Over the past week there has been media interest in the current level of compliance with the Brightline Test.  Inland Revenue will never be able to provide an actual compliance rate for any form of tax, as we do not audit every taxpayer.  Nor do we usually provide formal estimates of compliance rates. Estimates are always unreliable and rarely help us target non-compliance better. For something like the Bright-line Test, which is not a category of tax in its own right, an estimate is even less reliable.

We have provided various numbers about our compliance activity to the media, leading others to make estimates of compliance rates.  Because such estimates could differ widely based on how people understand the numbers, we felt it would be useful to outline how a rough calculation, based on the numbers we have provided, could be made.

Because this is only a rough calculation, and no actual year will conform to it exactly, we illustrate it with an imaginary year in which there were 10,000 property sales that on the initial information Inland Revenue holds look like they could be taxable under the Bright-line Test.

Description Number

Number of property sales that IR's data shows are potentially taxable under the Bright-line test (an imaginary year with 10,000 such transactions for this illustration only)


Less the number of people that included full Bright-line income in the tax return correctly (33% found in IR's investigations mentioned above)


Equals the number of property sales potentially not reporting some or all income required under the Bright-line Test


Less the number of those that are not actually subject to the Bright-line Test (37% found in IR's investigations mentioned above, mainly due to the seller not ticking the main home box when they should have)


Equals the number of property sales still potentially not reporting some or all income required under the Bright-line Test


Less the number of those assumed to have included the Bright-line income somewhere else in their tax return (74% found in IR's investigations mentioned above)


Equals the number of property sales assumed to actually be not reporting some or all income required under the Bright-line Test, before Inland Revenue starts any investigations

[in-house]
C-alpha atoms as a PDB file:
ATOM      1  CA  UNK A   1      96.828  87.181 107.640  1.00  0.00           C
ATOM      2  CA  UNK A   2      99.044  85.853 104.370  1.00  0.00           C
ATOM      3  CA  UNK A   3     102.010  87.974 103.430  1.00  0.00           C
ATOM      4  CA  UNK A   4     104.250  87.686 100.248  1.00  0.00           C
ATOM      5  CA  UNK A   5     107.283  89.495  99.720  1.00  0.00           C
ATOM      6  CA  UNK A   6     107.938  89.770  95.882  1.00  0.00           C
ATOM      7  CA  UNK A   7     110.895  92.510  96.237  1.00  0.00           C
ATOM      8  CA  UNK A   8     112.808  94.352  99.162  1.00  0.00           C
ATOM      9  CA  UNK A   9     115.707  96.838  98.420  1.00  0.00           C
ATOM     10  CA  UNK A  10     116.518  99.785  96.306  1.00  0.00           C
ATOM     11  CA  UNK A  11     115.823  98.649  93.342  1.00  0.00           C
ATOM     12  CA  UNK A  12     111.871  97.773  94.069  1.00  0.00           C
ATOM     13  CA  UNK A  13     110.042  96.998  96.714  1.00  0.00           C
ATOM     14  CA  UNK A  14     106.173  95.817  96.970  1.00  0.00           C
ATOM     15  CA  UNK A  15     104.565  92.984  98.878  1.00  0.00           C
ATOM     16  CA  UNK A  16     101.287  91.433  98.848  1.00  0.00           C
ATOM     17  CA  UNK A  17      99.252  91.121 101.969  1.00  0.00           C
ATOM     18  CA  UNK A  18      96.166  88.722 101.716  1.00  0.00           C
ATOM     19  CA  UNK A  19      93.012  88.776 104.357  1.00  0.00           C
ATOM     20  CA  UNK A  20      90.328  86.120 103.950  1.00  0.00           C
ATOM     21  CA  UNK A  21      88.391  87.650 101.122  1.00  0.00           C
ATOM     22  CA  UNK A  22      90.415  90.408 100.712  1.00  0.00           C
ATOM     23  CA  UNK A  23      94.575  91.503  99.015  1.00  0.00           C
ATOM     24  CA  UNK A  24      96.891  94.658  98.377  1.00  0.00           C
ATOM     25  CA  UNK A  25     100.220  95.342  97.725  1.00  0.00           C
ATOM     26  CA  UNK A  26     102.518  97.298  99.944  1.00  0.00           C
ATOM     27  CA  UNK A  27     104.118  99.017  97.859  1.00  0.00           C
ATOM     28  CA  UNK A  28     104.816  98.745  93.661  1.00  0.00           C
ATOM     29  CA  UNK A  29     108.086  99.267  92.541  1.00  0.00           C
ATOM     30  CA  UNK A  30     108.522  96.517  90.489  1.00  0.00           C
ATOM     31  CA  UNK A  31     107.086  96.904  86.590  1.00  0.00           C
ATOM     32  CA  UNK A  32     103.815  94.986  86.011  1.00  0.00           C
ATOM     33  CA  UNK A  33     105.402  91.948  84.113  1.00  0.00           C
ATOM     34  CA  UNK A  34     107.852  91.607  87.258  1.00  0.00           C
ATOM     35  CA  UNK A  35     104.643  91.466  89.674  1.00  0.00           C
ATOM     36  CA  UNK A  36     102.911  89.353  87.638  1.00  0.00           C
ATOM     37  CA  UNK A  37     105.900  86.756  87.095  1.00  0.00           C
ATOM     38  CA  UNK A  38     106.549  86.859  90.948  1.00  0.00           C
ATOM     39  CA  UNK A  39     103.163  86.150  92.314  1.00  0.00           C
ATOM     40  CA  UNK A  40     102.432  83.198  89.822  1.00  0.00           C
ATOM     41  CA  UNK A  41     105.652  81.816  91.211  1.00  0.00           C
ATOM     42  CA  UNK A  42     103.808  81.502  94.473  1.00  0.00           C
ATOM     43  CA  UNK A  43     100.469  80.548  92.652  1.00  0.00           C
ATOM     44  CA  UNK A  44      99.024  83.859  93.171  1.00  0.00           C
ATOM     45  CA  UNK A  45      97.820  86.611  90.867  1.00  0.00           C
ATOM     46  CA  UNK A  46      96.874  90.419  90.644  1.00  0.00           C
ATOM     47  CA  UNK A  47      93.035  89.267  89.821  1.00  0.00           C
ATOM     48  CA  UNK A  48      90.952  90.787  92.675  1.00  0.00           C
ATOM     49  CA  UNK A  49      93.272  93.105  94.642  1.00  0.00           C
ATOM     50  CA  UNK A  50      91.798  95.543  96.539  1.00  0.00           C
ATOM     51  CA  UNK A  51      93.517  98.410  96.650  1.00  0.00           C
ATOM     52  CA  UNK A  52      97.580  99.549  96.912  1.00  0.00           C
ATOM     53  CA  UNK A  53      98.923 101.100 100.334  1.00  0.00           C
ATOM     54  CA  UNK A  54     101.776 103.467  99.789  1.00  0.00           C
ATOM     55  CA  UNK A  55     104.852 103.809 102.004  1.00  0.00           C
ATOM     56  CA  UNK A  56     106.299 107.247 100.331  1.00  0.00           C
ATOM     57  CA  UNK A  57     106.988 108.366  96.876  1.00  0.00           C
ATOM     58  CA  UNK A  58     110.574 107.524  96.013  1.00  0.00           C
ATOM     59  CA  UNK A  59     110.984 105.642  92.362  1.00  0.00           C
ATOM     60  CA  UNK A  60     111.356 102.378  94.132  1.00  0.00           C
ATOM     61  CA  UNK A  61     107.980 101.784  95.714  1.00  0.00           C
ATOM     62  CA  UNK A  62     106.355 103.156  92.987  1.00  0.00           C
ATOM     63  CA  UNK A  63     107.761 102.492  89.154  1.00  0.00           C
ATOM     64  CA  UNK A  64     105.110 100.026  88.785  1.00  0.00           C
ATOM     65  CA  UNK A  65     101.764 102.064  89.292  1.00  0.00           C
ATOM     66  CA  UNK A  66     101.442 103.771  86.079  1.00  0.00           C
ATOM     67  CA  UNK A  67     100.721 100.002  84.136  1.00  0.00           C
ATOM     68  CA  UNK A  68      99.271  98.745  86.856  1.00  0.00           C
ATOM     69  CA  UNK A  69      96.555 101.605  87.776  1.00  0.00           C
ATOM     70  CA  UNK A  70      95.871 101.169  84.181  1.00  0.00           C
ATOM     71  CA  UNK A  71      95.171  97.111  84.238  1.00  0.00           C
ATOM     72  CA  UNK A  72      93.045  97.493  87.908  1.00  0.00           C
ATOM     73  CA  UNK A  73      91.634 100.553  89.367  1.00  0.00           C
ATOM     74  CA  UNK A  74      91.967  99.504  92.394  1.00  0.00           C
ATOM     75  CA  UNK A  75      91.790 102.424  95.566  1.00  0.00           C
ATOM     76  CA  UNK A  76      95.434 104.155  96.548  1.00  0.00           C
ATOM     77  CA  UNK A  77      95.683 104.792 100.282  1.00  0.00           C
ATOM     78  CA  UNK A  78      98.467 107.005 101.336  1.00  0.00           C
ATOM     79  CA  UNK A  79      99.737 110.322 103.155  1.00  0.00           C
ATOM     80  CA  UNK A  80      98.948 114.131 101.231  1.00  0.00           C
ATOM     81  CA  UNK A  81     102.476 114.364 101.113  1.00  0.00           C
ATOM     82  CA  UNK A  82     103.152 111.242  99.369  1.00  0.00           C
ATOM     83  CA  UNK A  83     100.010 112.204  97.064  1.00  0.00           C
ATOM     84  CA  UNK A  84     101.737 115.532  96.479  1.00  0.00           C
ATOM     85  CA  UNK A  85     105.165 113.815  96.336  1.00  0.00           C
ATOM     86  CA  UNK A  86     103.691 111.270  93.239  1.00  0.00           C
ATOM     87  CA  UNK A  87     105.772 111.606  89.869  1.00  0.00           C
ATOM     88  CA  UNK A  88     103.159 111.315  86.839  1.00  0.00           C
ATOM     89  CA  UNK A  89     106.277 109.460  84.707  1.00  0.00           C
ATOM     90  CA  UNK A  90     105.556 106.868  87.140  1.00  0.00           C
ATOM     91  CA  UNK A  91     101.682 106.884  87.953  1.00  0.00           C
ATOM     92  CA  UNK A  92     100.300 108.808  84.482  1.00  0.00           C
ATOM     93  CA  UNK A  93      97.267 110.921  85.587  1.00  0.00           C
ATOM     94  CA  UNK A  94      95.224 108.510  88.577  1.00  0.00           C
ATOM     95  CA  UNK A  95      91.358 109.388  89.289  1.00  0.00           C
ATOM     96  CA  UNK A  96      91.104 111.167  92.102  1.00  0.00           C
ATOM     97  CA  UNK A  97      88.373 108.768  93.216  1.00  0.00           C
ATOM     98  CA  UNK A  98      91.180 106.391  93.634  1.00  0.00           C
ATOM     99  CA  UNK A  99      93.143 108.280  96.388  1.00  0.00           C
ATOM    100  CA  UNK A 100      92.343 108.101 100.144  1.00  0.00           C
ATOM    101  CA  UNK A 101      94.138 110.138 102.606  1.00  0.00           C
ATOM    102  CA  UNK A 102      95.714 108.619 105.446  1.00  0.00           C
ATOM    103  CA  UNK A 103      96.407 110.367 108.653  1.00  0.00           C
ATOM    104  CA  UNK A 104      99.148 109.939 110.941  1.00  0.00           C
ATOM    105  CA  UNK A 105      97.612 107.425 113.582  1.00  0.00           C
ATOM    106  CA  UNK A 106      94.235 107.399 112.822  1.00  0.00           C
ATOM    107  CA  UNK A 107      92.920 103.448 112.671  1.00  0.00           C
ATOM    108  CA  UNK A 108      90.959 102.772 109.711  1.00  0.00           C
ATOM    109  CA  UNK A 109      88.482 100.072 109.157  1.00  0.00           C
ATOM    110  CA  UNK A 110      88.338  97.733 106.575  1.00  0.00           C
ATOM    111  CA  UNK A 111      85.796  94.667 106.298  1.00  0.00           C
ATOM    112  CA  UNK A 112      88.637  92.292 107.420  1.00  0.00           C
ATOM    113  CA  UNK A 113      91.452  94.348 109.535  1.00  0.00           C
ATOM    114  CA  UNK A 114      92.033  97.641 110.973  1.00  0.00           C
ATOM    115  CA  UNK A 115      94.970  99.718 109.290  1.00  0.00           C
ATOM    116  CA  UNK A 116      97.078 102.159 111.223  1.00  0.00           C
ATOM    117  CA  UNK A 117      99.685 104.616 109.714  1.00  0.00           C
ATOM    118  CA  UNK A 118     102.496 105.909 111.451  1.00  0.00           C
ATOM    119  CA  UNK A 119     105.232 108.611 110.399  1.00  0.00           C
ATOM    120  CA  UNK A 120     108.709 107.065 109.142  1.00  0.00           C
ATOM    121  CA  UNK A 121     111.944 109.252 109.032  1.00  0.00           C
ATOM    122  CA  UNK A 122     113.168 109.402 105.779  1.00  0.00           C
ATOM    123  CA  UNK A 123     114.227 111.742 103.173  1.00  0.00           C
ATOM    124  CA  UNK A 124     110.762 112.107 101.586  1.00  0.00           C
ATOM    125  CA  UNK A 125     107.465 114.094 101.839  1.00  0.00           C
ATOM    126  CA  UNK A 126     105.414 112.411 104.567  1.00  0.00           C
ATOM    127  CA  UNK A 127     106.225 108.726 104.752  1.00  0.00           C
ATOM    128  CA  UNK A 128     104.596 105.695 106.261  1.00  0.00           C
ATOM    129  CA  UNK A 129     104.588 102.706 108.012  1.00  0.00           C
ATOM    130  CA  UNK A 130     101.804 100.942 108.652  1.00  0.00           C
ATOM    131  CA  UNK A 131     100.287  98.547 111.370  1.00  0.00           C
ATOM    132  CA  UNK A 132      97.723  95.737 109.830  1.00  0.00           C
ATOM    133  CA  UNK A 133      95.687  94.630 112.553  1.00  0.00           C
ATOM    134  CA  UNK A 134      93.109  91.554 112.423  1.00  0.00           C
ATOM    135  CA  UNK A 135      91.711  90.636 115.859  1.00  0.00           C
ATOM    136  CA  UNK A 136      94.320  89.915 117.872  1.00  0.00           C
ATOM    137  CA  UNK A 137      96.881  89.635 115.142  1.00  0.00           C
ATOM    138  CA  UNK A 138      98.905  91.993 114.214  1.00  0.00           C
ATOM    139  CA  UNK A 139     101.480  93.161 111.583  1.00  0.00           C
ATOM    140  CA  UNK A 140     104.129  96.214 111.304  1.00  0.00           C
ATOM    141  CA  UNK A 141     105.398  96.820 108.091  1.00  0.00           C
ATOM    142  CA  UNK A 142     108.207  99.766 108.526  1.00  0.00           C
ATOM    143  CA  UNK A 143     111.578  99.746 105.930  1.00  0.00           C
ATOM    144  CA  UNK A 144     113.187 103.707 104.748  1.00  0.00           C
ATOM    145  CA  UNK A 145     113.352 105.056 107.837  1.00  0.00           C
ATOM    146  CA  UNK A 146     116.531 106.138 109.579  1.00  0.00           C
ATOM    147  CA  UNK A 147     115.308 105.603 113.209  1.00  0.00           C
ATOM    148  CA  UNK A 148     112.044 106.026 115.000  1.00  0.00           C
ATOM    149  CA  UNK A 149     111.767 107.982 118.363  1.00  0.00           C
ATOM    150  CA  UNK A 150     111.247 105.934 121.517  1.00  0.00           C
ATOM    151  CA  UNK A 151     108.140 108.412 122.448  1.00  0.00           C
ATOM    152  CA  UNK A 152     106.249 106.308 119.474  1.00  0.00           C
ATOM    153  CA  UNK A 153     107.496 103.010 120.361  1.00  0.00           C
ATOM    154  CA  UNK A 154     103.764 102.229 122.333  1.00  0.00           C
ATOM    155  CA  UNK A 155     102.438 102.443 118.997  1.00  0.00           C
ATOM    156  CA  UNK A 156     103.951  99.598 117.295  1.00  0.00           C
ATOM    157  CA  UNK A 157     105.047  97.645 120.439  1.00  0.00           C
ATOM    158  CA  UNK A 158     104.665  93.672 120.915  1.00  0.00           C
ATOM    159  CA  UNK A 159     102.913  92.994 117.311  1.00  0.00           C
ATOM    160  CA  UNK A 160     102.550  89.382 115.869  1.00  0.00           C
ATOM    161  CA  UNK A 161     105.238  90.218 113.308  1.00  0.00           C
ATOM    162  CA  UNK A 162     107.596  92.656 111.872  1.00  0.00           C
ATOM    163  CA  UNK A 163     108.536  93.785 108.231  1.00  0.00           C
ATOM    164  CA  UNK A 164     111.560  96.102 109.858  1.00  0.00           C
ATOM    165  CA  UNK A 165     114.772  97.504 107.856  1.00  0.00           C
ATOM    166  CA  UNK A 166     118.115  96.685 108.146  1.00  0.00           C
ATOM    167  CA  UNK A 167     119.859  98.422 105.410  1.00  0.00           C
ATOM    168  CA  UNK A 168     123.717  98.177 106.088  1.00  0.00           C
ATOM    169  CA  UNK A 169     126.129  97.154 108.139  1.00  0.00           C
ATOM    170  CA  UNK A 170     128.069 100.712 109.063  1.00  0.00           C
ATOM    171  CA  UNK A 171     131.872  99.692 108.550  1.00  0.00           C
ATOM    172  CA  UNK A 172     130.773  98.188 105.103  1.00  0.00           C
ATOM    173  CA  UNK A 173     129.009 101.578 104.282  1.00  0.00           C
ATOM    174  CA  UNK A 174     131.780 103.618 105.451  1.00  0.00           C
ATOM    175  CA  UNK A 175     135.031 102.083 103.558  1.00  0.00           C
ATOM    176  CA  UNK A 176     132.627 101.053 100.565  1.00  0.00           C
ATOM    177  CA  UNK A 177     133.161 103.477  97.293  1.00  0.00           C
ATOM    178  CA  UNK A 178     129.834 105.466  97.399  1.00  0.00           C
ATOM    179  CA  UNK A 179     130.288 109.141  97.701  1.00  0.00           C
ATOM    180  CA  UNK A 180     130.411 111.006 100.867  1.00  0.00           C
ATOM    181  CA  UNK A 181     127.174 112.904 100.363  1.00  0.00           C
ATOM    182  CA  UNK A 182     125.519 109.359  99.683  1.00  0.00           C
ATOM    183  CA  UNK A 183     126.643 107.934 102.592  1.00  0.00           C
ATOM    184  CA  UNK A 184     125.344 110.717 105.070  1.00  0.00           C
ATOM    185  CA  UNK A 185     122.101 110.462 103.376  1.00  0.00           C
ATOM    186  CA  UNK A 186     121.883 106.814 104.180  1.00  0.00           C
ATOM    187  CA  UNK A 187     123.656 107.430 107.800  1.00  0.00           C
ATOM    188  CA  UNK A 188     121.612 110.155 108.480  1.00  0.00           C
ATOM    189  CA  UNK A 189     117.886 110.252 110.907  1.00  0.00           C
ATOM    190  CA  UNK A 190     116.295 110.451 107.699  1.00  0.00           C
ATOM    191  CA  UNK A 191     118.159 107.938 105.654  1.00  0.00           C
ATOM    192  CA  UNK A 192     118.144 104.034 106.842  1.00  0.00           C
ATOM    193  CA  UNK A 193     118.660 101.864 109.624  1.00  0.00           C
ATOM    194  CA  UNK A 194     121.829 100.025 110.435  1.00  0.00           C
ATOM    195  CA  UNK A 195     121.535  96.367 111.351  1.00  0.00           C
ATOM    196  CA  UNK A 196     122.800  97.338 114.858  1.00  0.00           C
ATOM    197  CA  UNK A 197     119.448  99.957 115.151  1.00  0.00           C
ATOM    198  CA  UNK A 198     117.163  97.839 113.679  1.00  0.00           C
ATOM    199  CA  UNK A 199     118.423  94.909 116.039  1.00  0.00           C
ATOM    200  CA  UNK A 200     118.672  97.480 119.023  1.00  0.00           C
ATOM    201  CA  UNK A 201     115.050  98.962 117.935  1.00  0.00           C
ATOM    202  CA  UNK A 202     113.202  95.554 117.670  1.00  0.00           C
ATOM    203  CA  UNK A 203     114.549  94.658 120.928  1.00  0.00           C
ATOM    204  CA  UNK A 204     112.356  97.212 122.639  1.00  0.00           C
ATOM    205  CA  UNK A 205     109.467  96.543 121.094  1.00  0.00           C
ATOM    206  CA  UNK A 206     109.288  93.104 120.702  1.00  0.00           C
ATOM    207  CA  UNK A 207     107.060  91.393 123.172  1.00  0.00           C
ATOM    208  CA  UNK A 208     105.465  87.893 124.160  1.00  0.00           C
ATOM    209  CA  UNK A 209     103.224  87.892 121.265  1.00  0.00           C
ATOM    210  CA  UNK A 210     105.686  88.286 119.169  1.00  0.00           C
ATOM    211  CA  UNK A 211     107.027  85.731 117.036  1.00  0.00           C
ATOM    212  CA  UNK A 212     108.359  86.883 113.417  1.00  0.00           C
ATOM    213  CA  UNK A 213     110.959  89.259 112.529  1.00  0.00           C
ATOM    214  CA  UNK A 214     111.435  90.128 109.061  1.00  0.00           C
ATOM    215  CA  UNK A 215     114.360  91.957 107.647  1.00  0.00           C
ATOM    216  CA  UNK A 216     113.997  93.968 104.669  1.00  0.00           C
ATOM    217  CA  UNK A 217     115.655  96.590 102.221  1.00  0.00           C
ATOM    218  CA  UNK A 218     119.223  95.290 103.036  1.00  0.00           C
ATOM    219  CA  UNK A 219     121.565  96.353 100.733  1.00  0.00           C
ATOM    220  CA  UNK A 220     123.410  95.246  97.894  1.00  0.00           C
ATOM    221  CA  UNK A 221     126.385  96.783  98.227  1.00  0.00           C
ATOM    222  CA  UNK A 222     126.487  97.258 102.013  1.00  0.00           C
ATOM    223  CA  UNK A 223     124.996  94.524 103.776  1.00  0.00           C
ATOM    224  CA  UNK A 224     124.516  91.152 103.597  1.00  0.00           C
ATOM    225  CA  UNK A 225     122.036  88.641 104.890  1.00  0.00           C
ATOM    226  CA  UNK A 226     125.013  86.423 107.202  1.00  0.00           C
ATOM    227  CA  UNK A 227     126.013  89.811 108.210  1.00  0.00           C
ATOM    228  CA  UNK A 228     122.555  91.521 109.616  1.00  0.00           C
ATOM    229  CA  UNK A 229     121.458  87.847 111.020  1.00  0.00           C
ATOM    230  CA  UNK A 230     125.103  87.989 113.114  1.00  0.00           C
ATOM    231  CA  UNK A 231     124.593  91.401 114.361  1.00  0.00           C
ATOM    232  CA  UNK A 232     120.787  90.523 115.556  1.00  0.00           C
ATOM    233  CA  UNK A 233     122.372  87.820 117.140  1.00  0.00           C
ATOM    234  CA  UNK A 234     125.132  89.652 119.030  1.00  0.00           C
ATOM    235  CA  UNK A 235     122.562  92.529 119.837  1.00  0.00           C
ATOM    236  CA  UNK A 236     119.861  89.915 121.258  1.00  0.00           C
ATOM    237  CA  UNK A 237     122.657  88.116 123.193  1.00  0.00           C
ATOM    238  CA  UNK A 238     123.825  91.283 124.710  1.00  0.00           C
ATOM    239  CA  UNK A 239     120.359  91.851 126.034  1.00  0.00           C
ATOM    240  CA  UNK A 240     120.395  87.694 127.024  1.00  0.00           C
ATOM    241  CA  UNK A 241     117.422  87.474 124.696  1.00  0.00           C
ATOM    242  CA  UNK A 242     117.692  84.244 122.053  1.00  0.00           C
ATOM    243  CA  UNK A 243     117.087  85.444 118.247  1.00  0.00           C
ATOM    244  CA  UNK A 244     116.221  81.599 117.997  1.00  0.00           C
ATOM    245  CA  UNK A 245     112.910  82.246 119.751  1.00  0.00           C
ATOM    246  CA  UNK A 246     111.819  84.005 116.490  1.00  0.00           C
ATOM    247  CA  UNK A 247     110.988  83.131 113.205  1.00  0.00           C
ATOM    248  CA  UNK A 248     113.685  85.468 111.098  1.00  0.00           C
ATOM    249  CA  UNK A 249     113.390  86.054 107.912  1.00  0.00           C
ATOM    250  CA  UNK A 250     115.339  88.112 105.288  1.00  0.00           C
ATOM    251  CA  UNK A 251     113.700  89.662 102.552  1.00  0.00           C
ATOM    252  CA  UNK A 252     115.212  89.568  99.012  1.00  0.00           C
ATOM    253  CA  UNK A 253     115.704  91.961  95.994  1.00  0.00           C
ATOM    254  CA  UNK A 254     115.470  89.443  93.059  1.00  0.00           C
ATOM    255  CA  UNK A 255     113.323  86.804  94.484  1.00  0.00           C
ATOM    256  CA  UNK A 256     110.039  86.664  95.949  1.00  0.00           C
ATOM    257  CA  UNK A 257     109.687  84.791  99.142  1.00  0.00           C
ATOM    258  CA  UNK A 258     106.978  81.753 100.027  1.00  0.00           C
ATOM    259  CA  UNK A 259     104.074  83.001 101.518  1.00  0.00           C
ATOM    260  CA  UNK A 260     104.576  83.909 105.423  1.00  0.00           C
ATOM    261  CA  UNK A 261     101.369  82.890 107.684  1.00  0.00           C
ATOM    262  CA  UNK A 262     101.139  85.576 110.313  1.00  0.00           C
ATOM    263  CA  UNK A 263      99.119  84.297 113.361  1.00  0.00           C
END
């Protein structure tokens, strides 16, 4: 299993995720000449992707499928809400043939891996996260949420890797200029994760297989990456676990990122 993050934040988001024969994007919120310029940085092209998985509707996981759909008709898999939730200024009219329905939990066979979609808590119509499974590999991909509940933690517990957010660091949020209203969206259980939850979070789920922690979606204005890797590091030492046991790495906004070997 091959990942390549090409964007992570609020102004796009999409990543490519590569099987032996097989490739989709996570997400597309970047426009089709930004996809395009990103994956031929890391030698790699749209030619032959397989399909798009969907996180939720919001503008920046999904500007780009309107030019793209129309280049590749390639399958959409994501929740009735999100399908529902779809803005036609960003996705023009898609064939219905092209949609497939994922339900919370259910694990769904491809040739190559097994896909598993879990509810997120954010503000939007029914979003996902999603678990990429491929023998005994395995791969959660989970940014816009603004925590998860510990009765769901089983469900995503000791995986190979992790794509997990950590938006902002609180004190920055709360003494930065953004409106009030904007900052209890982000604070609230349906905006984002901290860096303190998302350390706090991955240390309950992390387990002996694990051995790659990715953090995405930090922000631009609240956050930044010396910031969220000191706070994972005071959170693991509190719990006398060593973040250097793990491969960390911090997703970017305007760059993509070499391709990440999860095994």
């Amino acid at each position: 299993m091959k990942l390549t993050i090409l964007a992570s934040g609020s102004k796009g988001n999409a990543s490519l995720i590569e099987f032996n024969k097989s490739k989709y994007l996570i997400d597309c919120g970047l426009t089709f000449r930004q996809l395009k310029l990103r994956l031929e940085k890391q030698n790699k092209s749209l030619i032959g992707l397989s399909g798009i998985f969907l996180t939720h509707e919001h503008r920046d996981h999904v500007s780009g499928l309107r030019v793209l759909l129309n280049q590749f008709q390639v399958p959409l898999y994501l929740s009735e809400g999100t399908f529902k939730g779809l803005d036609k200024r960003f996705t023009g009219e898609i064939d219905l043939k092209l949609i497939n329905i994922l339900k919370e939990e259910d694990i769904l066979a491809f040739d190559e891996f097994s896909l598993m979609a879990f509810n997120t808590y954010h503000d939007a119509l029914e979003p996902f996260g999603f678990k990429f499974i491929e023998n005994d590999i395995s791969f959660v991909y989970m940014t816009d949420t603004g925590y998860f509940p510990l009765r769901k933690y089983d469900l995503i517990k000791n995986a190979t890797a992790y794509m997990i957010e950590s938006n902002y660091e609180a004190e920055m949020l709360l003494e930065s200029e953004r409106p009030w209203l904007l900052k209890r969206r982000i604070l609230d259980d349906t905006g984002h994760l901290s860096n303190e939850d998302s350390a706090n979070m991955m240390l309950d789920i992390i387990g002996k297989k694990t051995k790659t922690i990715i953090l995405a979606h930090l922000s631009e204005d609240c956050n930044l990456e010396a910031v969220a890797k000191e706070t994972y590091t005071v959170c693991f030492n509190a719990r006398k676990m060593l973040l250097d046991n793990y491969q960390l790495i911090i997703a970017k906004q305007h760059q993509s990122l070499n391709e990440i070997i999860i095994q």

Based on the above assumptions, the number of transactions actually taxable under the Brightline test would be 7,521 (the 10,000 potentially taxable less the 2,479 found to not actually be taxable). The number of people who proactively included that income in their tax return would be 6,424 (the 3,300 we identified initially, and the 3,124 where the income was included, but in the wrong place)

A rough calculation of those who proactively include their Bright-line Test income in their income tax returns would be 85% (6,424 divided by 7,521).

878 of the 1,097 who did not include the income will realise their mistake and correct it when IR first contacts them (80% found in IR’s investigations mentioned above).

That would leave only 219 requiring further enforcement, which is 3% of those required to return Bright-line income.

Next steps from Inland Revenue

While the above is only a rough calculation from early data, it indicates that the majority of people are proactively including their Bright-line income in their tax returns. That fits with NZ’s approach to tax compliance, where we trust most people to do the right thing, help them when they’re trying to get it right, and follow up with those we identify as most likely to be avoiding their obligations.

Inland Revenue continues to encourage people to meet their Bright-line Test obligations by:

  • informing people of their obligations with our materials and advertising
  • getting in touch with people when they sell properties that appear to be subject to the Bright-line tests
  • making the process easier – for example creating a box for property related income on tax returns
  • improving the targeting of our investigations through continually refining our data analysis
  • pursuing through audits and prosecutions those who refuse to meet their obligations.